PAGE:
For these reasons, women of color like Annie Wu are crucial to the success and power of comic books. Not only will artists from different genders, races, and sexualities offer new pathways and frontiers for storytelling, they will tell them with a deeper understanding and care than could be possible for people belonging to unaffected groups.
Wu’s own interests have greatly influenced her personal style. She describes herself as “a comic book artist with super hero experience who loves music, performance, fashion, mean faces and cool hair.” Wu graduated from the Maryland Institute College of Art with a Bachelor’s of Fine Arts in Illustration in 2010, not counting on or expecting a stable career in comics, though she was a long-time fan. Her art has a sketchy, aestheticized look beyond the masculine, hard-lines and strong reds of traditional comic art, making it often an unexpected surprise. After positive reception for work in series such as “Young Avengers”, she discovered that there could be a place for her style in the industry. She credits this as part of her strength as an artist; since she did not train exclusively for comics, she has a wider array of influences and experience to draw from.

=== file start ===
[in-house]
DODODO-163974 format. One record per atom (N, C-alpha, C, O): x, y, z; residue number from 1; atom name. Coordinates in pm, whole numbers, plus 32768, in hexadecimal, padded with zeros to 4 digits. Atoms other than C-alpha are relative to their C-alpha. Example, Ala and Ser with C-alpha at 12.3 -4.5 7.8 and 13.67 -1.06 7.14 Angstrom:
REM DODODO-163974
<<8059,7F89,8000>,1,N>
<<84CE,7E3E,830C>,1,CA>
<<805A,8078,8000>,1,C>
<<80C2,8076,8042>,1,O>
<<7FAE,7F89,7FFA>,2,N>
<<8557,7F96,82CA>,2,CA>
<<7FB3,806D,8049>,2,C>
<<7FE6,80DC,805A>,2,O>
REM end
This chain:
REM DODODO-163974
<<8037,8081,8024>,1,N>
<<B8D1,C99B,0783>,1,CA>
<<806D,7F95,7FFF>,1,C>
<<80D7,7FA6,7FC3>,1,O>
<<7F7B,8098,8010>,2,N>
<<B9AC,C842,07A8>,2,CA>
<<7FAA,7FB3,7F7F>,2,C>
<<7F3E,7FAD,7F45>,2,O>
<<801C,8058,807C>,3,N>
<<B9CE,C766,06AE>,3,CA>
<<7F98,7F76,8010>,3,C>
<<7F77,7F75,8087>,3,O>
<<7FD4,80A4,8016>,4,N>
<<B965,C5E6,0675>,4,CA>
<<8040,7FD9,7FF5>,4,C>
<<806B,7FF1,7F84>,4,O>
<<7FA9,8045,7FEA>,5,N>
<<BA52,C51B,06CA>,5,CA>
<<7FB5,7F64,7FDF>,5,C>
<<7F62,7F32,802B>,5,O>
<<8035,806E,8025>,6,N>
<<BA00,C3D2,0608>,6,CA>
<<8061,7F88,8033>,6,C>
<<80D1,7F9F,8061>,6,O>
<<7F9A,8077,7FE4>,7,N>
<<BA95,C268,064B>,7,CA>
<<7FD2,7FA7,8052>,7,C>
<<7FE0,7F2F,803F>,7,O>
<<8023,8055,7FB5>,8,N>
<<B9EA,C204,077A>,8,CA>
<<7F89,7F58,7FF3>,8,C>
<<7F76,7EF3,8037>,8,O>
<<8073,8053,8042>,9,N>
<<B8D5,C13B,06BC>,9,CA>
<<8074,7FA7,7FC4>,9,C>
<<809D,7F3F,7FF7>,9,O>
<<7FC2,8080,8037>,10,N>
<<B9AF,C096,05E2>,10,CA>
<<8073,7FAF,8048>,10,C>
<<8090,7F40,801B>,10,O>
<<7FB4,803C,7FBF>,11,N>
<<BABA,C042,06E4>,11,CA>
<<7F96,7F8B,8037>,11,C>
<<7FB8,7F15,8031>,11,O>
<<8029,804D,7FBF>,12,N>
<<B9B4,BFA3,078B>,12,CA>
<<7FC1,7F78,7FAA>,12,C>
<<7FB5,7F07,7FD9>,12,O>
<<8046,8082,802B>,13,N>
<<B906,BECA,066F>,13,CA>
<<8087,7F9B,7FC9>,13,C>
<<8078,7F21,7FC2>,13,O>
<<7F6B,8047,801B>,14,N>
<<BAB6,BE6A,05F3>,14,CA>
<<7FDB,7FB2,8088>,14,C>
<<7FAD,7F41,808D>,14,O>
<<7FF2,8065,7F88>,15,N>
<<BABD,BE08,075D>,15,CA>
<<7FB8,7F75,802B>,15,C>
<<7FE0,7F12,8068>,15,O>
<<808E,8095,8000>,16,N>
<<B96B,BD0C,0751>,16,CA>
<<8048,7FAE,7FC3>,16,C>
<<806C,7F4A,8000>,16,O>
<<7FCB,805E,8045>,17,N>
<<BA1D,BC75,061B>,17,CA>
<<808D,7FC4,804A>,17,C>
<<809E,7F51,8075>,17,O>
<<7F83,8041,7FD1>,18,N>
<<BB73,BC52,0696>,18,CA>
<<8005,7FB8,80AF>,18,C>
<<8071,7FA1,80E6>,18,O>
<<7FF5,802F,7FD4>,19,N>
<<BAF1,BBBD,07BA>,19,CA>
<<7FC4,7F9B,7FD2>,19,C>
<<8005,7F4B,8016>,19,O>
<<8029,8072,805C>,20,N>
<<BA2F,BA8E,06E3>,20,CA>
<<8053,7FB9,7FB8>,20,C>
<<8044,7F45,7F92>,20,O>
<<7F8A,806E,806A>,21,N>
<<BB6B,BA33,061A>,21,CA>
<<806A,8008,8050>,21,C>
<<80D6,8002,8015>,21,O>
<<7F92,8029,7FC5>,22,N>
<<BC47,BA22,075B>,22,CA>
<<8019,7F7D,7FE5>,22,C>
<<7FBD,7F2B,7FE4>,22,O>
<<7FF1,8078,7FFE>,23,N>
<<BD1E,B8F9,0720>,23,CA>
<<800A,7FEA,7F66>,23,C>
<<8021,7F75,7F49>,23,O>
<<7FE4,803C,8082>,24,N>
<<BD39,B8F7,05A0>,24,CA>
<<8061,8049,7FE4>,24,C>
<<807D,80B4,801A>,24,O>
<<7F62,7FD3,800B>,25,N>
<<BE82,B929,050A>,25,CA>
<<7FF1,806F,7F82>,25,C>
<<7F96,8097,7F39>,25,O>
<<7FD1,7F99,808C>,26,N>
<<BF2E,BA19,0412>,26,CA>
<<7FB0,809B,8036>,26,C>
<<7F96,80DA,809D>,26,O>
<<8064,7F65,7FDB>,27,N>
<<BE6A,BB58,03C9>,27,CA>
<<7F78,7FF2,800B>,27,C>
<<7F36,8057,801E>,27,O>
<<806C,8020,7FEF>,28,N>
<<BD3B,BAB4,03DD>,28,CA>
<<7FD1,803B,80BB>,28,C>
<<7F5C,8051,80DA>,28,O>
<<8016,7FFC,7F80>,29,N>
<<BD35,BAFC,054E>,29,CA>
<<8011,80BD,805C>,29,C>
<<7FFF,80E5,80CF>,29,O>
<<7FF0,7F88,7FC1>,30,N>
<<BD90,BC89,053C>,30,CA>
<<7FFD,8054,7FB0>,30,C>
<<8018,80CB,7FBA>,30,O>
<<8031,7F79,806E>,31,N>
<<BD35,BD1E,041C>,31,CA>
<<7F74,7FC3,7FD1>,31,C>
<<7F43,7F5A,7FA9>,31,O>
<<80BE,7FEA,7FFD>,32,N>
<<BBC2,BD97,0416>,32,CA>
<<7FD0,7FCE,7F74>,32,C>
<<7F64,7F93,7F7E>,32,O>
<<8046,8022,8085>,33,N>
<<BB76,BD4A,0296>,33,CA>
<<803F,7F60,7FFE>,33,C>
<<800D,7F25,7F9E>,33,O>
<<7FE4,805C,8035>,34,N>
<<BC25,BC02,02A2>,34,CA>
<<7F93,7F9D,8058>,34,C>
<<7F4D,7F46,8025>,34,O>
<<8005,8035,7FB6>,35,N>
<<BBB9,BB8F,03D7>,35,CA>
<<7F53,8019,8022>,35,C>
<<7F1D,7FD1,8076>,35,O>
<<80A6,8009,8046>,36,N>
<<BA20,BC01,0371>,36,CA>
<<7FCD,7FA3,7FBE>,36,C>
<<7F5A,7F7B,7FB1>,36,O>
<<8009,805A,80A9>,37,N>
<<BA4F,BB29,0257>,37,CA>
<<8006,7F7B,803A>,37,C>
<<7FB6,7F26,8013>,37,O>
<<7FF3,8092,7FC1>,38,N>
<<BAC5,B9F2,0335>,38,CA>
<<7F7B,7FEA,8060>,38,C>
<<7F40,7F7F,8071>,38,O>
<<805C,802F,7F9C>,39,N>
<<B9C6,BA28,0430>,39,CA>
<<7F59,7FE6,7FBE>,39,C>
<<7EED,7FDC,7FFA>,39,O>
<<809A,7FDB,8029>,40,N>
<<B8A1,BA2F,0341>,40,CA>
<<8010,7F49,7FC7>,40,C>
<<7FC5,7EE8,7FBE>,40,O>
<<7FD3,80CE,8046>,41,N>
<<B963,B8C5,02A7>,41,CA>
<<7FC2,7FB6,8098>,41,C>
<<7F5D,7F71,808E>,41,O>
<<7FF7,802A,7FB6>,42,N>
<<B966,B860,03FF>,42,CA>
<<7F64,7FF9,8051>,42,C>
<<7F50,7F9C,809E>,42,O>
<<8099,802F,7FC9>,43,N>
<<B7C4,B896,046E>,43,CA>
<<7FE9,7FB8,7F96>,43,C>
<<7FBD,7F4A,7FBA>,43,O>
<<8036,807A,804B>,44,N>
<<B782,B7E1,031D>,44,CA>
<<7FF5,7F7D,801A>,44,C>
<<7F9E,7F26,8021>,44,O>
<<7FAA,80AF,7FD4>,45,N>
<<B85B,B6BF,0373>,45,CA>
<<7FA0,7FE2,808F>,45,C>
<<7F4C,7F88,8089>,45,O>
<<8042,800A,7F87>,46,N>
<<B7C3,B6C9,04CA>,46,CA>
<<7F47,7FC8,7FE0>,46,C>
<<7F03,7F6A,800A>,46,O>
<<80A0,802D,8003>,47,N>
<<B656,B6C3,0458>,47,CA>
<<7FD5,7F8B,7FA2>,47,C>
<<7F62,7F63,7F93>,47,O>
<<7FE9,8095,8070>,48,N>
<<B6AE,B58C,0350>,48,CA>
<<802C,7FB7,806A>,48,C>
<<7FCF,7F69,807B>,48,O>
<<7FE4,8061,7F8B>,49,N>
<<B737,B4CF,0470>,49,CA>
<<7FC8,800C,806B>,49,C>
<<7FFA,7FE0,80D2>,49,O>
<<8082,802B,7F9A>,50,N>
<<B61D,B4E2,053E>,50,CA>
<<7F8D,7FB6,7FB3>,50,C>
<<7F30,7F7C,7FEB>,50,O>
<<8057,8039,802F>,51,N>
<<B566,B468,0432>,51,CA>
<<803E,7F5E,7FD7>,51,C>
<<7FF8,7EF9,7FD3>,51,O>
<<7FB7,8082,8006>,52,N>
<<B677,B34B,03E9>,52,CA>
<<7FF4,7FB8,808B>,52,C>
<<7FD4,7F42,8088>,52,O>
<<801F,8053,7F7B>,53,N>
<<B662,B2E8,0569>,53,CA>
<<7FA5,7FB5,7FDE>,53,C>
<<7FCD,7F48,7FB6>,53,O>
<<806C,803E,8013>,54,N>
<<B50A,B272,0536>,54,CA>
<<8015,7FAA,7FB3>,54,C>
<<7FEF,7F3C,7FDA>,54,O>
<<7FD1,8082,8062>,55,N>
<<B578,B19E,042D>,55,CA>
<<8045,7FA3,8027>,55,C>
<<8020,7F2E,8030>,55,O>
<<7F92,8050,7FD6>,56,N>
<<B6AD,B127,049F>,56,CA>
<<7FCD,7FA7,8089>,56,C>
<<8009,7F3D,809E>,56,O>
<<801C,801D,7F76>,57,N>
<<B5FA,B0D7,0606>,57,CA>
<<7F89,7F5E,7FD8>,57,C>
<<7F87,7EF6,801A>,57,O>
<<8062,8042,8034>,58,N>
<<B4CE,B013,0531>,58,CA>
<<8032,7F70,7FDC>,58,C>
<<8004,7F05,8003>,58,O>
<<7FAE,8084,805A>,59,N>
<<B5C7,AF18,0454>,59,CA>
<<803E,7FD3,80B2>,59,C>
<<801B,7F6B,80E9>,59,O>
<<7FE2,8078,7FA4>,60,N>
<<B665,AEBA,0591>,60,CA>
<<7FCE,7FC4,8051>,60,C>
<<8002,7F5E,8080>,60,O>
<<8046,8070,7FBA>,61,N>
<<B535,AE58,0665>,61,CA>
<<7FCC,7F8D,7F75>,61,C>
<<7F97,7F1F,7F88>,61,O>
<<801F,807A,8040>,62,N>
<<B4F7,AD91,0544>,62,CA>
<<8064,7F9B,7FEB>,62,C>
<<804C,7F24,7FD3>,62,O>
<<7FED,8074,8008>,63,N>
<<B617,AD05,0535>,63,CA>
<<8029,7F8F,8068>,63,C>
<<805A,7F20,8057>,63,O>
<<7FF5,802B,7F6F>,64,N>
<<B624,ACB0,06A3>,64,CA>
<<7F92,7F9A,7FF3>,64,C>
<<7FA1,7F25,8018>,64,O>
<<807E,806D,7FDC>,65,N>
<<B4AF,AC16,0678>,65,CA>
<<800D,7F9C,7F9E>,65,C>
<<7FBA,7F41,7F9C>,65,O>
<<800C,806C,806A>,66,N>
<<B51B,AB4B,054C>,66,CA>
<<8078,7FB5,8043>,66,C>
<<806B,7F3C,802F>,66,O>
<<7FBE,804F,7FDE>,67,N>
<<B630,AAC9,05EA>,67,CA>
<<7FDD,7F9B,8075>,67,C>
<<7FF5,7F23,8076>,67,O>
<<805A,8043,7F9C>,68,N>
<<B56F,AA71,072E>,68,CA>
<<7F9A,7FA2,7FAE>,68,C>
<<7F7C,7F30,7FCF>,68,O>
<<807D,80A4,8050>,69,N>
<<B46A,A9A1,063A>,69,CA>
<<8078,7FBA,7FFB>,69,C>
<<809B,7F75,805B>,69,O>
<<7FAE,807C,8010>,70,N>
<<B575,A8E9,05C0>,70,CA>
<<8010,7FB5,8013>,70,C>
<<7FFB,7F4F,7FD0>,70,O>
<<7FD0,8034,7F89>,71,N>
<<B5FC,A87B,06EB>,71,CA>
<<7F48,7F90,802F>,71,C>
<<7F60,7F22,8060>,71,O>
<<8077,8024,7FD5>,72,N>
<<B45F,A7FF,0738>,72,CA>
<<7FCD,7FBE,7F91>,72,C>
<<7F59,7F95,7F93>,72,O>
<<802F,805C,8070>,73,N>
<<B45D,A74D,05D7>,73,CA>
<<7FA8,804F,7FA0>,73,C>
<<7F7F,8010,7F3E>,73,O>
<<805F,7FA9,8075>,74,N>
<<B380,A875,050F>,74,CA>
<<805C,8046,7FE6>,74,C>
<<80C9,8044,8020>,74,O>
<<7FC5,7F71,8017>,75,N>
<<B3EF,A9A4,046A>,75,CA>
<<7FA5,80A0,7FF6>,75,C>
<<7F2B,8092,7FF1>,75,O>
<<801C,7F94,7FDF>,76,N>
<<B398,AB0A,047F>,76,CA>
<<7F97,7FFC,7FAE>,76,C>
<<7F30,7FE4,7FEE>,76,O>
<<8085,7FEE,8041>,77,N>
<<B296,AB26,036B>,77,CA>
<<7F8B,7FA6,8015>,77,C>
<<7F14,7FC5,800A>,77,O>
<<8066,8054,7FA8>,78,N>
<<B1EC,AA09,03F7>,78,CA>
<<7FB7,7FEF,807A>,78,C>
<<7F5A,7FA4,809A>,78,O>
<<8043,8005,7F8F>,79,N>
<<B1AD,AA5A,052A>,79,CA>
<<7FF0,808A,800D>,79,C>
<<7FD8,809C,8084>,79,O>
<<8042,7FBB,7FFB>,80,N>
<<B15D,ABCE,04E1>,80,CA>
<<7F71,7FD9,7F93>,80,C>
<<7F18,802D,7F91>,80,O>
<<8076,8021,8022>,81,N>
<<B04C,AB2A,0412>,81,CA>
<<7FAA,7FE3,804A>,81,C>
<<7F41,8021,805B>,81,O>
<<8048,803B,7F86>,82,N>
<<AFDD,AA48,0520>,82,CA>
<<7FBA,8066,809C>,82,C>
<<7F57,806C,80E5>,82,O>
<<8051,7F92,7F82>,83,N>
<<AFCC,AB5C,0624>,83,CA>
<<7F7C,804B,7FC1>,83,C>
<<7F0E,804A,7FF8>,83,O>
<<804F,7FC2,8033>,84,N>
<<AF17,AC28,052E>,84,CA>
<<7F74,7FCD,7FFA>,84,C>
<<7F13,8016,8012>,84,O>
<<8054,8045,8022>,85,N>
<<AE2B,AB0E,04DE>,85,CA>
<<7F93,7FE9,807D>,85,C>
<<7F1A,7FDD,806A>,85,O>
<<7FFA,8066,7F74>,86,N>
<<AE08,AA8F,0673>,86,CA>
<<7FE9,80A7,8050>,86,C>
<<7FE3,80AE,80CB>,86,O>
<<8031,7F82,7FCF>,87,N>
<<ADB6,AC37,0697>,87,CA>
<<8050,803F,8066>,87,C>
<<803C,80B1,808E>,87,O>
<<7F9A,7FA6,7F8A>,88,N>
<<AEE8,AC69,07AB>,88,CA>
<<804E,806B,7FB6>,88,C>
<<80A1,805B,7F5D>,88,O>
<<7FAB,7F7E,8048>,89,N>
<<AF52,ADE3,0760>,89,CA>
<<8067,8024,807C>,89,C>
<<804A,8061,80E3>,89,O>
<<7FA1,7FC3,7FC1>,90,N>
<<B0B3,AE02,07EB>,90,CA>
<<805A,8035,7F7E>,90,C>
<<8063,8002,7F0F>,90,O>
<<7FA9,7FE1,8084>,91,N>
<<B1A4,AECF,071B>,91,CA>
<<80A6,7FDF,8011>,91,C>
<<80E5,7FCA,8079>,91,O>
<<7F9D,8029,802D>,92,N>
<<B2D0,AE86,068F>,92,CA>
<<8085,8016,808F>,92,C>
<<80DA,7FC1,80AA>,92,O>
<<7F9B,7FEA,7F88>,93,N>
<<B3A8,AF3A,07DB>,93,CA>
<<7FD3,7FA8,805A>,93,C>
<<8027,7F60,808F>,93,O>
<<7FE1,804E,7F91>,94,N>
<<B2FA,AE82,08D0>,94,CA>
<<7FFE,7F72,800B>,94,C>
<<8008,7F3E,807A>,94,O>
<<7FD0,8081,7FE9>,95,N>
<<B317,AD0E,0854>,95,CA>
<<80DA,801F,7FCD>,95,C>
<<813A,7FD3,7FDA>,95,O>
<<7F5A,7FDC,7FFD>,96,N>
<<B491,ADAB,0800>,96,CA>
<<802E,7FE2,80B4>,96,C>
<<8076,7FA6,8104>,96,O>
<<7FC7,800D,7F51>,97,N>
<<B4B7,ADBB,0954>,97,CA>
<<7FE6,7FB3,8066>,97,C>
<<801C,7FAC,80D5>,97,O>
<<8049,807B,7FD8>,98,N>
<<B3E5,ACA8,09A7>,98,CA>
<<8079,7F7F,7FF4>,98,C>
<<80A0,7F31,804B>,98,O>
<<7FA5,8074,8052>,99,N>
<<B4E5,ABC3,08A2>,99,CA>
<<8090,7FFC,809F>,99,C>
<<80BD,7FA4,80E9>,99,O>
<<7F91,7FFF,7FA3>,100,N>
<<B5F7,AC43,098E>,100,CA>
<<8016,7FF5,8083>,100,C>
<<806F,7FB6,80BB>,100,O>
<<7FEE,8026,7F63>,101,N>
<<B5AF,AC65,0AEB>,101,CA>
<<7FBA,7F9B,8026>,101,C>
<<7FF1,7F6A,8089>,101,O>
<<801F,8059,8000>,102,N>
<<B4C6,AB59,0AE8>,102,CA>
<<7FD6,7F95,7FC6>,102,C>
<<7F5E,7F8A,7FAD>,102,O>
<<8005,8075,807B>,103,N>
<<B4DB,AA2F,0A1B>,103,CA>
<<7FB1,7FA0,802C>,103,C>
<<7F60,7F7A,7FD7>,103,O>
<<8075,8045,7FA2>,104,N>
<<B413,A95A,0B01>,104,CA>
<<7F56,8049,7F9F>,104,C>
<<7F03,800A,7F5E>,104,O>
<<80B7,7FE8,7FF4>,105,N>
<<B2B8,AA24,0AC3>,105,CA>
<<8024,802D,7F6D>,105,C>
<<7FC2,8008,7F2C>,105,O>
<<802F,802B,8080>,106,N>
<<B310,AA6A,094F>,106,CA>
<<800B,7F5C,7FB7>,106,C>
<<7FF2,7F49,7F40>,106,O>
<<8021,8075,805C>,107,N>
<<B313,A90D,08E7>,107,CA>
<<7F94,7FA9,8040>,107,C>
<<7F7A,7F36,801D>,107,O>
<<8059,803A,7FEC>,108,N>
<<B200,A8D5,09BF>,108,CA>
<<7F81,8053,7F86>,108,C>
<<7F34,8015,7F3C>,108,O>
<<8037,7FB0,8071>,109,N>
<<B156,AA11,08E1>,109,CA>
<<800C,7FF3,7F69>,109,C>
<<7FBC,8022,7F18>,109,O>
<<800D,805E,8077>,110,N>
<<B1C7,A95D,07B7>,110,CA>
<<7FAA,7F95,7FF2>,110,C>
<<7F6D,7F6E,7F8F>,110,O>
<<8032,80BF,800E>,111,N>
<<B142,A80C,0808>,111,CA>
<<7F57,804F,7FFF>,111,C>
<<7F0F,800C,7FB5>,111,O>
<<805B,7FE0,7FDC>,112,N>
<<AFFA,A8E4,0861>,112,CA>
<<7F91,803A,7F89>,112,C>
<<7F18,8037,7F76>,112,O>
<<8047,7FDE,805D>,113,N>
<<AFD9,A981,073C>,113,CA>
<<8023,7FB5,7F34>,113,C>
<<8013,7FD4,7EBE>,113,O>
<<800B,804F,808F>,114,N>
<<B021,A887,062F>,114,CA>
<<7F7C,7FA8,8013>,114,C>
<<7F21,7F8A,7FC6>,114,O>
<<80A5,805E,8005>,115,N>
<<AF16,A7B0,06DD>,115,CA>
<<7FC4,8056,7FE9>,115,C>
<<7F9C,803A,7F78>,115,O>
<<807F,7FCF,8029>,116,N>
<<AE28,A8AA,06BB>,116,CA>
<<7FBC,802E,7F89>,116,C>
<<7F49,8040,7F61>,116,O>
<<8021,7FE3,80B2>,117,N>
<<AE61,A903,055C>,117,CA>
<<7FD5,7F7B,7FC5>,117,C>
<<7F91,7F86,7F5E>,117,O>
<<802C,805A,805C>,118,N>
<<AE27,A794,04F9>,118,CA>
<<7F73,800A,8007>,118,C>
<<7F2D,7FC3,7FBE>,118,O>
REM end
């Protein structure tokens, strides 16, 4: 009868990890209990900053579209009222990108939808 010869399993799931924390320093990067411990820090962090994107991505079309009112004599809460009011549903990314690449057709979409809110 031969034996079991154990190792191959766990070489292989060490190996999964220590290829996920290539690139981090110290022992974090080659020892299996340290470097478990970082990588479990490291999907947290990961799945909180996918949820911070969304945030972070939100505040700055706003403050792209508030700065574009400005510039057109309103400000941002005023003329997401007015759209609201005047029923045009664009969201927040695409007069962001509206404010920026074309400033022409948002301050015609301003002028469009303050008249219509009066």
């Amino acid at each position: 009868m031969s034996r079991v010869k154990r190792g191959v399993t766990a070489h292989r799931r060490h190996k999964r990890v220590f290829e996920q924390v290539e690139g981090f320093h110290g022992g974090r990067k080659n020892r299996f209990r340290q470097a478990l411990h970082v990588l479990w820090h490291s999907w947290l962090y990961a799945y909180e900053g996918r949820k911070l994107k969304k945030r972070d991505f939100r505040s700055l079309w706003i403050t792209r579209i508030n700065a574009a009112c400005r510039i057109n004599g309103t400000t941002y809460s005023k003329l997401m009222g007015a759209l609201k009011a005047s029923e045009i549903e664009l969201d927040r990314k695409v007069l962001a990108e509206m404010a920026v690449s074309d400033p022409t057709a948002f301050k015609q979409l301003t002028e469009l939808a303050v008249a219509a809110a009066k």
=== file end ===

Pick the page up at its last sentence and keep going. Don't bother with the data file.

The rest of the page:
The majority of Wu’s involvement in the comics industry has been for female-led titles, and her depictions of women has been refreshing, to say the least. Her heroines are powerful, expressive, dynamic within the frames, and resist sexualization. They demonstrate the crucial difference between characters that are “sexual” and “sexualized” — agency. In terms of faces, many female characters are often drawn with neutral expressions so as to still remain attractive even in combat, but Wu’s drawings allow exciting, often humorous expressions that personalize and endear the characters to readers.
Poster featuring Annie Wu’s Black Canary. Photo taken by the author.